Volunteer co-ordinator Linda Brooks (left) and Ruth Sawyer who has volunteered at Moog and Friends Hospice House for 20 years in the great room where residents often come to spend time with family and volunteers. Mark Brett/Western News

Hospice volunteers give from the heart

Volunteering in the world of palliative care

Like many of the people who give of their time and compassion, Hospice House volunteer co-ordinator Linda Brooks also was on the receiving end of all that kindness.

“My father died in hospice and I saw what it was like and I saw what it could be like for others and that made me want to get involved,” said Brooks who has worked in hospice for nine years, the last five at Moog and Friends. “That experience of being there gives you an insight as to what people need and what people want.

“We do the best that we can. We have people who have come in here who are in horrible pain and haven’t had the quality of life and we’ve been able to give them that quality of life, they can be with family and friends until the end of their life and they can be comfortable.”

With anywhere from 60-90 people in the palliative care program at a time, surprisingly filling the more than 70 volunteer spots is not a problem.

“I actually turn multitudes of people away. I’m probably the most fortunate volunteer co-ordinator in the region,” she said. “The people that come here really want to volunteer because they’ve had an experience with hospice and they realize what a troubling time it can be for a family and they want to give back.”

Volunteers work both at Hospice House as well as out in the community helping people with errands, doctors appointments, walking the dog or just or just lending an ear.

When it comes to picking her helpers, Brooks has a particular individual in mind.

“I ask them about how they would deal with a difficult family situation because we have deaths here that are beautiful because the families are so supportive and everybody is all on the same page and then we have very difficult times…” she said. “I’m mostly looking for people who have a gentle calmness about them. This is just such a sensitive very emotional time for families and residents so you just need those people who are really comfortable in their own skin.

“You’ve got to be somebody who isn’t wanting to come in here and fix things because there is nothing we can fix, we’re just here to support and do whatever we can.”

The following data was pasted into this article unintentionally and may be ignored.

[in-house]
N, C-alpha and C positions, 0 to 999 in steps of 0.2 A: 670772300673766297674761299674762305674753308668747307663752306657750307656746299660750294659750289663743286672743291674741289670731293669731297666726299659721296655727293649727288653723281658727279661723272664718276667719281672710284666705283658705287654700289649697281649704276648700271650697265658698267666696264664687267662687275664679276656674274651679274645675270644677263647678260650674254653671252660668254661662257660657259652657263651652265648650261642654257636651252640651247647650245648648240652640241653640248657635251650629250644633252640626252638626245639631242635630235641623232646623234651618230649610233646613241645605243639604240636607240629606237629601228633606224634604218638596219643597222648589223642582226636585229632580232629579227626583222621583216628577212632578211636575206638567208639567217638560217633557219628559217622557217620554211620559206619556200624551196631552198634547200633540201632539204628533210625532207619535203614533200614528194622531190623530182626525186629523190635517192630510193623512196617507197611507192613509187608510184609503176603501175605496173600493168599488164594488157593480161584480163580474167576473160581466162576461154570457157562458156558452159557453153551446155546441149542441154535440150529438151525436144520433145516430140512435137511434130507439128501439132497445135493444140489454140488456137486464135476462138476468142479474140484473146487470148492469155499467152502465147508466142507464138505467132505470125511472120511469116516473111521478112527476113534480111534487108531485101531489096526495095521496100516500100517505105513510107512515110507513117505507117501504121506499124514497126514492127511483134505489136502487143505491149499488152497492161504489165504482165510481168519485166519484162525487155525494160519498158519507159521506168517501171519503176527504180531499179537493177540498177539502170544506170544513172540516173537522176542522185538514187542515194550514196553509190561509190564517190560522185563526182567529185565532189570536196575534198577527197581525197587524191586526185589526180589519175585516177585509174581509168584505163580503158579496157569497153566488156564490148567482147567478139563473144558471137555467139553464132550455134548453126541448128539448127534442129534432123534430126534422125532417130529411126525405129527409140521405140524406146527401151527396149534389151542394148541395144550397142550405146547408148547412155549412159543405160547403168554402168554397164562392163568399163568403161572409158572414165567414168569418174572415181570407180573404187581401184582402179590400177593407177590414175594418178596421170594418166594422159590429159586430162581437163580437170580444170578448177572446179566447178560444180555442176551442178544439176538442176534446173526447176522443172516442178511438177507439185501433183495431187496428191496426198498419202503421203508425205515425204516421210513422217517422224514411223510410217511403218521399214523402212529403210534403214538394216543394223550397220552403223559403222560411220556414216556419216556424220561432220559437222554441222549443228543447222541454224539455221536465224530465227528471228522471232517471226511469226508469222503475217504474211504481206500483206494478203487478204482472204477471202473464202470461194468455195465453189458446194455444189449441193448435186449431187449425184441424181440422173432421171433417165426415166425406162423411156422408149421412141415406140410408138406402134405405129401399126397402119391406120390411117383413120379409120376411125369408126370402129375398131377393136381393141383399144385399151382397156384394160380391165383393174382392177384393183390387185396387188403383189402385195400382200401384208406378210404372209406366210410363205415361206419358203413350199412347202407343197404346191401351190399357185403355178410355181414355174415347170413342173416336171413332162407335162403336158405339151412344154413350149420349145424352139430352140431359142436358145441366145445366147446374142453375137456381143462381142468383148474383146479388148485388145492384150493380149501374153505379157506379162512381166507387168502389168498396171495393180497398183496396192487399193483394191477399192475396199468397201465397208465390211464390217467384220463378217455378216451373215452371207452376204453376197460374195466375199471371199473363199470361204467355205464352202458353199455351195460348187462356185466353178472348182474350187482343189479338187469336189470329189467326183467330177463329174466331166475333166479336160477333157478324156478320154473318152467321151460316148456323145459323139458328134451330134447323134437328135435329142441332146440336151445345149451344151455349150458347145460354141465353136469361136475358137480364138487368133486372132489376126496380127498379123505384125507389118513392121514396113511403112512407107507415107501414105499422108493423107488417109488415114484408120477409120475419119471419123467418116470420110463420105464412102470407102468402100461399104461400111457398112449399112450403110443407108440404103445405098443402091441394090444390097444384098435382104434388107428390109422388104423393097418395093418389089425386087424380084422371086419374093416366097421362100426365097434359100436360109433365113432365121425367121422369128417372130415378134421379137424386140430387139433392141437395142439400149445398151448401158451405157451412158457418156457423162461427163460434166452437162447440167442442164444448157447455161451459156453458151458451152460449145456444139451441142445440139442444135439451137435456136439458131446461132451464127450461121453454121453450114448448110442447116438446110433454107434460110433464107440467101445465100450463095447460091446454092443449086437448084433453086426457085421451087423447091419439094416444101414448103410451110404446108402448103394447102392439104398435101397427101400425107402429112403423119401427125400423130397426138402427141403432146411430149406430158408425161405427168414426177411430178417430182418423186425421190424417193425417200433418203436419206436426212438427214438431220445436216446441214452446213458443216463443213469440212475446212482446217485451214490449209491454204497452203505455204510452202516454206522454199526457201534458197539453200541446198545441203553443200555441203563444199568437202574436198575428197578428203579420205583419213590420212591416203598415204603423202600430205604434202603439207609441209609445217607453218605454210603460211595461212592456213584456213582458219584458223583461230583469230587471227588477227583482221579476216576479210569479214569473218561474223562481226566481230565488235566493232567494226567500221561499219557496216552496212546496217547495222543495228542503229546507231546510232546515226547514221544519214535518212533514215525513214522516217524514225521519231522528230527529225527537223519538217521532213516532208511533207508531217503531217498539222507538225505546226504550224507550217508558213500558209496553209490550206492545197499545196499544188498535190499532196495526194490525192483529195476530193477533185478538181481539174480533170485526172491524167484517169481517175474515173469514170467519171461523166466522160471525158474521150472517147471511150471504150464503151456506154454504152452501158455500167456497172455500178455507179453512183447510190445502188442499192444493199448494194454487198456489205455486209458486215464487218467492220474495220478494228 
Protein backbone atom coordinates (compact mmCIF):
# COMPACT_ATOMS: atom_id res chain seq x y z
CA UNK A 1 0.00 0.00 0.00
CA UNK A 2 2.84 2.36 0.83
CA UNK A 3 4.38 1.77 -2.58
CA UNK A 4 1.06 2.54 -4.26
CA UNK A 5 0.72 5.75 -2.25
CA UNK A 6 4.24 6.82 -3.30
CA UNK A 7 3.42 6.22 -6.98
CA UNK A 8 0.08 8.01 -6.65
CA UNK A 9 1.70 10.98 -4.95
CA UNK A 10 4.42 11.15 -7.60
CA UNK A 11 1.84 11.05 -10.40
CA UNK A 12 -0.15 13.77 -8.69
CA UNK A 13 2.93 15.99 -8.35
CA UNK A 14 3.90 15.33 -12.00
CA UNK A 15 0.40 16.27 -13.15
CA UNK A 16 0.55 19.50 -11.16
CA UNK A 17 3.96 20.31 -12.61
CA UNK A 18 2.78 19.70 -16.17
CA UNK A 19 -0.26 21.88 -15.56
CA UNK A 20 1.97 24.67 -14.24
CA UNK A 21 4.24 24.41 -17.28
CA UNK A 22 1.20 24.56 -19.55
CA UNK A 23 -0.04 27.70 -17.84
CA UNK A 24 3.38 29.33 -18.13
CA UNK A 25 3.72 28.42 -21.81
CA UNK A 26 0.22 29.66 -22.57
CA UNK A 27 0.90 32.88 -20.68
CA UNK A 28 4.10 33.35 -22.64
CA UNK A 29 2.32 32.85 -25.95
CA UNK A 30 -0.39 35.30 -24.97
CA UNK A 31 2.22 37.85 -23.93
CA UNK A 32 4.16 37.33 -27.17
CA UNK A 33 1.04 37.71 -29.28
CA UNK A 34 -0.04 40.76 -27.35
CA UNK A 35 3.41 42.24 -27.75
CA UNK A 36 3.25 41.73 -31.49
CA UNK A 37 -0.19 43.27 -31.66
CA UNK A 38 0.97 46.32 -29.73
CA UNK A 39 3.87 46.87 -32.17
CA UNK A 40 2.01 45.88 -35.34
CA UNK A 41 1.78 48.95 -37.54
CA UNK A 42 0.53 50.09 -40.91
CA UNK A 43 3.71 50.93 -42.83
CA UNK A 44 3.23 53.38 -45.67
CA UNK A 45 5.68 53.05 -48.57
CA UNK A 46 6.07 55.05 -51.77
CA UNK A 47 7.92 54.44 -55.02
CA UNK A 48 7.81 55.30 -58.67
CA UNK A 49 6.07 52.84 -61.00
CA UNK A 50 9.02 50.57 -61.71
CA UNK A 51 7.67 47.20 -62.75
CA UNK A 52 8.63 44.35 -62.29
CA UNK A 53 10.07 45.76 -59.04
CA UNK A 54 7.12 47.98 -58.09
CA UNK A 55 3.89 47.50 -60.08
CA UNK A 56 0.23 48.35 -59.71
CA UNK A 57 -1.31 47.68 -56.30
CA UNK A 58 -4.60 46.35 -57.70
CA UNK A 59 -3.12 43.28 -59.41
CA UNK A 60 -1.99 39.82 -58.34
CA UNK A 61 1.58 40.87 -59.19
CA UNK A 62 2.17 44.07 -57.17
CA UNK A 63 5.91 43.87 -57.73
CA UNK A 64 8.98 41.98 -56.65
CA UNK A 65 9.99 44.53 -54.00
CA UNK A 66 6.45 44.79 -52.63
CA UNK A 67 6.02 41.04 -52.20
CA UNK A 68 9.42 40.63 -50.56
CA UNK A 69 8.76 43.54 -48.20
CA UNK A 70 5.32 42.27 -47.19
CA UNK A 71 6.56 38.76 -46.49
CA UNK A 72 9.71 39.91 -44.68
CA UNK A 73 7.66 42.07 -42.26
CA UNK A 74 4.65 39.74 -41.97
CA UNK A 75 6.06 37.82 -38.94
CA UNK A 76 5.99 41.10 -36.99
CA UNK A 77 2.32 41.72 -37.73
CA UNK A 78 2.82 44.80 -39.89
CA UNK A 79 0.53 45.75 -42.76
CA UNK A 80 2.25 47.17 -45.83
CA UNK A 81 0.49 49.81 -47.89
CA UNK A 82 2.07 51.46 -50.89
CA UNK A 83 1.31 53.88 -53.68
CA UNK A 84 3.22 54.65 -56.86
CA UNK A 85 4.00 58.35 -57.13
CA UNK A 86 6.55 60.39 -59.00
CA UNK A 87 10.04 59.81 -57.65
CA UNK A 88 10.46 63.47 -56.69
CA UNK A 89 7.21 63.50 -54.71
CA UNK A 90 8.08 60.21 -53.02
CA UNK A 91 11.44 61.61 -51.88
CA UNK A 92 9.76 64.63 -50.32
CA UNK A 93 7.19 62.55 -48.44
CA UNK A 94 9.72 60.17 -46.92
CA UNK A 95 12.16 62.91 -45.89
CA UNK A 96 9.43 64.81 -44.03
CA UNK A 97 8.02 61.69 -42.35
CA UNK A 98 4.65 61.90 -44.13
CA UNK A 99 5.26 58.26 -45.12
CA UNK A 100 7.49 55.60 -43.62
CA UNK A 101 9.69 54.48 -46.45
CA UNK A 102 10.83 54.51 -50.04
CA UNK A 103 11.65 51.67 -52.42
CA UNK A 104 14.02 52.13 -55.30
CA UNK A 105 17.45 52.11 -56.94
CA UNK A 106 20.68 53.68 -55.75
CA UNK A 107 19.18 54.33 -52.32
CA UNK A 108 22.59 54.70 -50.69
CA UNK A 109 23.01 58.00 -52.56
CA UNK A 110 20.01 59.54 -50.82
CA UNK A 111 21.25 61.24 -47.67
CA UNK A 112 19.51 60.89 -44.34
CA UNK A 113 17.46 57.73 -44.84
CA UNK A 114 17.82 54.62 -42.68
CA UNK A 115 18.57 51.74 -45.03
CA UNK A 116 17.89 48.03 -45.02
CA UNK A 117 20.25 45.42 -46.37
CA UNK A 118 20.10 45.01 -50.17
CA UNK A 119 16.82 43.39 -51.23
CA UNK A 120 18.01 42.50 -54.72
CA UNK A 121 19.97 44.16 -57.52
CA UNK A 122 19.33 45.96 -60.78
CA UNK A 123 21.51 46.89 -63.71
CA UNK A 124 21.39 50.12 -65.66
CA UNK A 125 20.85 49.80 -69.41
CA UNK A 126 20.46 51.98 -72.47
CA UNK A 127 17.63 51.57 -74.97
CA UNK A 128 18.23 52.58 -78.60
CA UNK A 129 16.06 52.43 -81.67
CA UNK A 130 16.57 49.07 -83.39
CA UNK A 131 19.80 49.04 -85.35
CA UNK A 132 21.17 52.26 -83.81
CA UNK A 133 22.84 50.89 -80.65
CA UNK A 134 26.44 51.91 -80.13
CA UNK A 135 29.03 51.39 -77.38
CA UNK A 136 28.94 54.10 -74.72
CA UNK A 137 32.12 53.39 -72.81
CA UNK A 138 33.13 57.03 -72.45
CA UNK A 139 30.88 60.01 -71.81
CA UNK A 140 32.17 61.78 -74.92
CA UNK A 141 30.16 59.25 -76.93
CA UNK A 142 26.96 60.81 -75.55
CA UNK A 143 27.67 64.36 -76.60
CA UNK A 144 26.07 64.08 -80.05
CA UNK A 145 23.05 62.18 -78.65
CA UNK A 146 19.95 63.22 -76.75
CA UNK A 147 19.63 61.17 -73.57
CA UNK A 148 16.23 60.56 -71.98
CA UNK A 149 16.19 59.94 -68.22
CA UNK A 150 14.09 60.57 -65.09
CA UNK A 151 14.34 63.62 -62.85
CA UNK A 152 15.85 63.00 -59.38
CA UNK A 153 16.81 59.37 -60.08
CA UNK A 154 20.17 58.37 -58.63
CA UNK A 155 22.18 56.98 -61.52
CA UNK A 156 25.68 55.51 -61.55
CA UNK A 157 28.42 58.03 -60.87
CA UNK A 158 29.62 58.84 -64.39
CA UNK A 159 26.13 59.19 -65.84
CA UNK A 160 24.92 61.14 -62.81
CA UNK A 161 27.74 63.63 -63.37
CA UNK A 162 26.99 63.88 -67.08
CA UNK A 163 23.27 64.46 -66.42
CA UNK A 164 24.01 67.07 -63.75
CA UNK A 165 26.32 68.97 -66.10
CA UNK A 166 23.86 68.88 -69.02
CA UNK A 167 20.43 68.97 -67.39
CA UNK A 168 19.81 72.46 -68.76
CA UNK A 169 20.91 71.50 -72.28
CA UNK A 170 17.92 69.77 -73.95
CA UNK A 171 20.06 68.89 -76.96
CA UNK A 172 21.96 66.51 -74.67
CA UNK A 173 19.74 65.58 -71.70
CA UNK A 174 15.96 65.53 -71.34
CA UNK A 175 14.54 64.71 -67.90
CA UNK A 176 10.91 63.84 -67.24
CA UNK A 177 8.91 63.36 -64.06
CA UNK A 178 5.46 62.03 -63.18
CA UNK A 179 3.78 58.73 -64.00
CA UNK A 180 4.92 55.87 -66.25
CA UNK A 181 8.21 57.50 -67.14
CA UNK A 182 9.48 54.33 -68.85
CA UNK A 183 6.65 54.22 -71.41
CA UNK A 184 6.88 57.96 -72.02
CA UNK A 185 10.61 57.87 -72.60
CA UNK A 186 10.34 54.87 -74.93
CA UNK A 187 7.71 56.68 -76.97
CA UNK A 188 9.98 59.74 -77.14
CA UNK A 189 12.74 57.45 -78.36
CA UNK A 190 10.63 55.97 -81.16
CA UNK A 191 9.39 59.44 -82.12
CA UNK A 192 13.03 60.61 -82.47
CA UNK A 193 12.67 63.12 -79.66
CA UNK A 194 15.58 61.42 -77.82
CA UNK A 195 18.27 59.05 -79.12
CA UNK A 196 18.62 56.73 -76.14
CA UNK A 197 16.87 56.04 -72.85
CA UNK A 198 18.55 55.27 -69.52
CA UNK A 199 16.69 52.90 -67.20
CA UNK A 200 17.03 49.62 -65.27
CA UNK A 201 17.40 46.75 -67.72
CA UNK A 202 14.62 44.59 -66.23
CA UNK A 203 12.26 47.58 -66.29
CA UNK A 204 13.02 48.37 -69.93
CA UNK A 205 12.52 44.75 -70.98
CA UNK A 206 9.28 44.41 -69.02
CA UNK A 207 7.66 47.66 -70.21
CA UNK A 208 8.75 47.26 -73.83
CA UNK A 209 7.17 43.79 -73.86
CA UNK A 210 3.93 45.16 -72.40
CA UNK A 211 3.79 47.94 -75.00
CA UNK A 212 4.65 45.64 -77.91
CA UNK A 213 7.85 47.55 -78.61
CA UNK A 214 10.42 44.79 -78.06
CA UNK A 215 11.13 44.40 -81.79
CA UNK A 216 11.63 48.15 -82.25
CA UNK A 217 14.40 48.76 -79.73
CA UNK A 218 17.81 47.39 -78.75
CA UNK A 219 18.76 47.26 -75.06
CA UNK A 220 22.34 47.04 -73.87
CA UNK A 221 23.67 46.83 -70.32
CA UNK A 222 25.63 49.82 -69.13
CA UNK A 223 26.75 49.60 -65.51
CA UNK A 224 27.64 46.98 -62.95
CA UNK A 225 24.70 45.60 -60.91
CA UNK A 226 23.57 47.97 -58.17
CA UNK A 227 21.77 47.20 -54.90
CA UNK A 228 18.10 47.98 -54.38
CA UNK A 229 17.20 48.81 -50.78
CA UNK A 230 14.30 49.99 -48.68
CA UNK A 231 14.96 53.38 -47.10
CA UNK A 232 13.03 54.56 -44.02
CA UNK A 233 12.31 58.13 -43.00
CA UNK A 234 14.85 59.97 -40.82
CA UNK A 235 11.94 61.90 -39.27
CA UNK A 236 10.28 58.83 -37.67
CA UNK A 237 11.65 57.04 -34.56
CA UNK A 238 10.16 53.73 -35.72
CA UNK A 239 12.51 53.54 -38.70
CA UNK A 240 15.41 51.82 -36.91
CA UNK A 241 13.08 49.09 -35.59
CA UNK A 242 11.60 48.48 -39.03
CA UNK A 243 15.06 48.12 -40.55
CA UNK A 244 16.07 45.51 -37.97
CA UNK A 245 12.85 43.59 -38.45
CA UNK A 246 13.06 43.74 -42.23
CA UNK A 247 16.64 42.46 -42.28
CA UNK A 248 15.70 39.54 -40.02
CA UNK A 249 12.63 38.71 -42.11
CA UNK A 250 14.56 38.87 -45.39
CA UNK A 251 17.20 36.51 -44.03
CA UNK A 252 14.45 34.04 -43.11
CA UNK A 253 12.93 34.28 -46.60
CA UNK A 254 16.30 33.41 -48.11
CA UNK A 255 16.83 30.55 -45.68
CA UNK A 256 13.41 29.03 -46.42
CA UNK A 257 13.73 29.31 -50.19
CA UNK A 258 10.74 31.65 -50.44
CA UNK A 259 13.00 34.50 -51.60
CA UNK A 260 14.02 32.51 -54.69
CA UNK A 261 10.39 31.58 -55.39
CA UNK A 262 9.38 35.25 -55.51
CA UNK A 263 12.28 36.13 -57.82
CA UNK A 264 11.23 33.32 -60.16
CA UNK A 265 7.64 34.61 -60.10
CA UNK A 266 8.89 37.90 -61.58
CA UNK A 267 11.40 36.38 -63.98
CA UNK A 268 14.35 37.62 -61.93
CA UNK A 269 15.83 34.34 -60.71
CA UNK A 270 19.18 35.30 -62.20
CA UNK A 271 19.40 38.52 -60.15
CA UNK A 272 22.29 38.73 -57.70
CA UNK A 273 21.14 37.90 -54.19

New recruits undergo 40 hours of training and another 10 hours with a current volunteer before going out on their own.

But in spite of the training there are times when the work can have a very emotional impact on individuals according to Brooks.

“We’re all going to have our moments when we break down and lose it because we all are going to be drawn to different people but we’re here for each other,” she said. “But for our own mental health and emotional health we have to look at it as we’re giving the best possible life we can give them until they take their last breath.

“That’s the way we have to look at it from our point of view and it may sound cruel but if you took every death to heart it would become undoable really.”

She added each member of the team from paid staff to volunteers work closely together, watching out for each other and ready to jump in to help and support wherever necessary.

And thanks to her pilot project last year the there are now youth (high school) volunteers working with hospice.

“It’s exciting people of that age want to deal with death and dying, I don’t think I would have,” said Brooks. “It’s a really good dynamic and they have really good energy. Everyone loves to have young people around, ‘reminds me of my grandson, or my daughter when she was her age.’”

Volunteering in the world of palliative care is not for everyone but for each those who do, it is an easing of the burden of life and death for those who pass and those left behind.

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